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[303] bushels of corn, were fired, and the Major was carried away prisoner. Guided by the captured muster-roll, all the dwellings belonging to guerrillas within four miles were burned, when General Wild returned to Indiantown, not so well satisfied with his morning's work as he would have been had the villains dared to face his colored troops.

By three P. M., the column was in motion toward Currituck Court-House, followed by an immense train of contrabands, more than a mile in length. We pushed on rapidly, sending scouts ahead to notify the slaves to be ready to “fall in” when the train should pass.

The country through which we passed was as level as a floor, with vast corn-fields stretching away into the forest. Many of the fields, however, were overgrown with weeds, showing where the slaves had run away before the spring-work was done. The houses were generally closed, and a Sabbath silence brooded over the land. It was evidently one of the richest agricultural regions in the State, and even now was filled with plenty. But next year, with their slaves all gone, these wealthy planters must starve, or else put their own shoulders to the wheel.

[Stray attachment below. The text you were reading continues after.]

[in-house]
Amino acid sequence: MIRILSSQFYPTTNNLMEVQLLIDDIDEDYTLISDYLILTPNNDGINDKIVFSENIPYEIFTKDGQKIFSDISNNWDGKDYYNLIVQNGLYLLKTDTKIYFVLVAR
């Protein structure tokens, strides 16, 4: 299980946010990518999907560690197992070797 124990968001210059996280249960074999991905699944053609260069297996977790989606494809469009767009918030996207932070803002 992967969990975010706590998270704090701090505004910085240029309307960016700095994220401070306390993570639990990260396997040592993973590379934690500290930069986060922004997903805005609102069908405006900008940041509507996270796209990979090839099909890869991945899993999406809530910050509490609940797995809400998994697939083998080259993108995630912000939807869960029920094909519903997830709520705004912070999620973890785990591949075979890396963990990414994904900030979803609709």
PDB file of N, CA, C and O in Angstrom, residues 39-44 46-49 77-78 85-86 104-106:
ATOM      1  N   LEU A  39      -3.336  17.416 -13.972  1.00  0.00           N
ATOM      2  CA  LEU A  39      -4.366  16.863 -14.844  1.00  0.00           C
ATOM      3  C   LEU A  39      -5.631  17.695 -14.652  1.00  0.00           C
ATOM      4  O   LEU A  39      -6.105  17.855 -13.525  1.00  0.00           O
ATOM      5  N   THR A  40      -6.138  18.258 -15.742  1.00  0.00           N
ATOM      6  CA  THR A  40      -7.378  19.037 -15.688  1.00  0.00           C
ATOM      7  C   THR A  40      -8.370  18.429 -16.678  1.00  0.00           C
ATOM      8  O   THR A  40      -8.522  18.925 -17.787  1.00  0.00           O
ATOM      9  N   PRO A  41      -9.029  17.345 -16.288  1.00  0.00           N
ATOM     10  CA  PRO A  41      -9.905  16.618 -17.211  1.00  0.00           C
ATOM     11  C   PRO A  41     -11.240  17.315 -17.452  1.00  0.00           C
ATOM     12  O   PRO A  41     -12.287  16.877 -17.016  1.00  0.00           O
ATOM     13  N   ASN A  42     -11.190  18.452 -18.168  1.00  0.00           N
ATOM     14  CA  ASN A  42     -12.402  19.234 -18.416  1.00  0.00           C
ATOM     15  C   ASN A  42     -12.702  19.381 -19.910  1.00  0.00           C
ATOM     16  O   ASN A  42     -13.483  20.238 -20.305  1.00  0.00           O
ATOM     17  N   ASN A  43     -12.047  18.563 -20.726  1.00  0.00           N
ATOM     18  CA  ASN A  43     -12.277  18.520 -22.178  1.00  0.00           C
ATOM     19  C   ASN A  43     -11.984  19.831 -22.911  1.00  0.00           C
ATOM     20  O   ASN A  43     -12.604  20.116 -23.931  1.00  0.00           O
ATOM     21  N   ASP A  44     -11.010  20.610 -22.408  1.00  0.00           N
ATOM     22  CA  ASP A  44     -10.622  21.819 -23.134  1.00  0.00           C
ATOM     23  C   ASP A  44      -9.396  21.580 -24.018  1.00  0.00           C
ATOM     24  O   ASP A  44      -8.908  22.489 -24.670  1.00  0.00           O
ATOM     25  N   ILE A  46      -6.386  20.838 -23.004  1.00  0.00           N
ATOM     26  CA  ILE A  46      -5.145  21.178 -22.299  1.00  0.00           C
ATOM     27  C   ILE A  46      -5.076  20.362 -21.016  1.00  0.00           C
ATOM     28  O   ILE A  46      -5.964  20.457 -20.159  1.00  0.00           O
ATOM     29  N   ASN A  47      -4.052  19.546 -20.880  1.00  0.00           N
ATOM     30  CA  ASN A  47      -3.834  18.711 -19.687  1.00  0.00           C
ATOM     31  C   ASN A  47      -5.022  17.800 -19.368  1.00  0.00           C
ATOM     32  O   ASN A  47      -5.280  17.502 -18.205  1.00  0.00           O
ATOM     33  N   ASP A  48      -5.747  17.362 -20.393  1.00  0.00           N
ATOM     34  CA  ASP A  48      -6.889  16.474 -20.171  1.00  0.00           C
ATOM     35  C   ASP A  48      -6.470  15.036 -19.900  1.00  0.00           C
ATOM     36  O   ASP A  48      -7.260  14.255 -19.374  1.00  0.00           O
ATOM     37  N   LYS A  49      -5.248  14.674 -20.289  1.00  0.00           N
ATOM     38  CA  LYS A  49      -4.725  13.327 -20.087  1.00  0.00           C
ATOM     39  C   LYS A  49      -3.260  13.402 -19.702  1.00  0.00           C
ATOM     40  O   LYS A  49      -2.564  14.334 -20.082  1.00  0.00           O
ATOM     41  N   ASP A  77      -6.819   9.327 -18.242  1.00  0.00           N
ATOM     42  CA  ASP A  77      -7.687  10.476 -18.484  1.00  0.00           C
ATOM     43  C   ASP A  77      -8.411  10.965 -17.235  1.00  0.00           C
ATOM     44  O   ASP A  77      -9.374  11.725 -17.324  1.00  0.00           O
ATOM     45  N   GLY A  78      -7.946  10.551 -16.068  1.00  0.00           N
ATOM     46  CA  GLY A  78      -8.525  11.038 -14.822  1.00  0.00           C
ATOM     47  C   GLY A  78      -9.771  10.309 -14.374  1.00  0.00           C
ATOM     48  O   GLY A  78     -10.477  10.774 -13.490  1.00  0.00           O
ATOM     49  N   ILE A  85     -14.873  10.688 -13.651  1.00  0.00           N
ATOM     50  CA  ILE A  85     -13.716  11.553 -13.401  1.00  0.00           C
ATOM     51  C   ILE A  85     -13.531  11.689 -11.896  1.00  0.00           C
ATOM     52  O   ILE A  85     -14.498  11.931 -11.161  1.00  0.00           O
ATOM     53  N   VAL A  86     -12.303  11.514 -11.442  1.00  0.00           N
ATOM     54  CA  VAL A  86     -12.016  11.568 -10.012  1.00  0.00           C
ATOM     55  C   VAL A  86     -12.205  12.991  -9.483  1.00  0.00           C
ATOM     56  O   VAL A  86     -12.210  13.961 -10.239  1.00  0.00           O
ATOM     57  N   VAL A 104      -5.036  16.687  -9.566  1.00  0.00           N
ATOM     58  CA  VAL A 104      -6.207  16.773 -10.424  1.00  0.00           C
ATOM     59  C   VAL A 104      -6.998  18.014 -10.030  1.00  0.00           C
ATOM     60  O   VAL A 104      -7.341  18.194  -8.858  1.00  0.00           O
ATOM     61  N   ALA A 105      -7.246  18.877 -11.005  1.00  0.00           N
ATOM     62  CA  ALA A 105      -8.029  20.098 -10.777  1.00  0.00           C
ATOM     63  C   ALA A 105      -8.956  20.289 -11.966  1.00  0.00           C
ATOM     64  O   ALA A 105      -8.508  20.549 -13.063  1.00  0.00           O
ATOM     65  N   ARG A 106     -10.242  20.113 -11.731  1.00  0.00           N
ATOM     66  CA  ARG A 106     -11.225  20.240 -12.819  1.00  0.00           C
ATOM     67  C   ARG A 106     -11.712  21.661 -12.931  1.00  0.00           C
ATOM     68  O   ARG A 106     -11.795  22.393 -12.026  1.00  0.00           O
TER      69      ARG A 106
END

Some time after dark we came in sight of Captain Fry's picket-fires, and half an hour subsequently entered Currituck, having marched sixteen miles in five hours. The weather was exceedingly cold, and camp-fires were speedily blazing about the three houses constituting the village.

The next day Colonel Draper obtained permission from the General to attempt the capture of Captain Grandy's guerrilla camp, concerning the location of which he had obtained reliable information. Taking with him one hundred and sixty men, he proceeded back on the road travelled last night as far as Sligo. Here, turning into the woods, and following an obscure country road four miles, with his revolver he impressed a farmer to act as guide the rest of the way. The camp was finally found on an island in the interior of a dense swamp, the path to it for a long distance leading over felled trees, as in the case of Sanderlin's. It consisted of nine loghuts, containing bunks for seventy-five men. These were burned, together with a quantity of pork, beef, and tea. Several muskets, a large quantity of bayonets, cartridge-boxes, belts, shoes, and rebel army clothing were brought back as spoils. On the way home Colonel Draper burned two distilleries where the guerrillas were accustomed to procure their whiskey.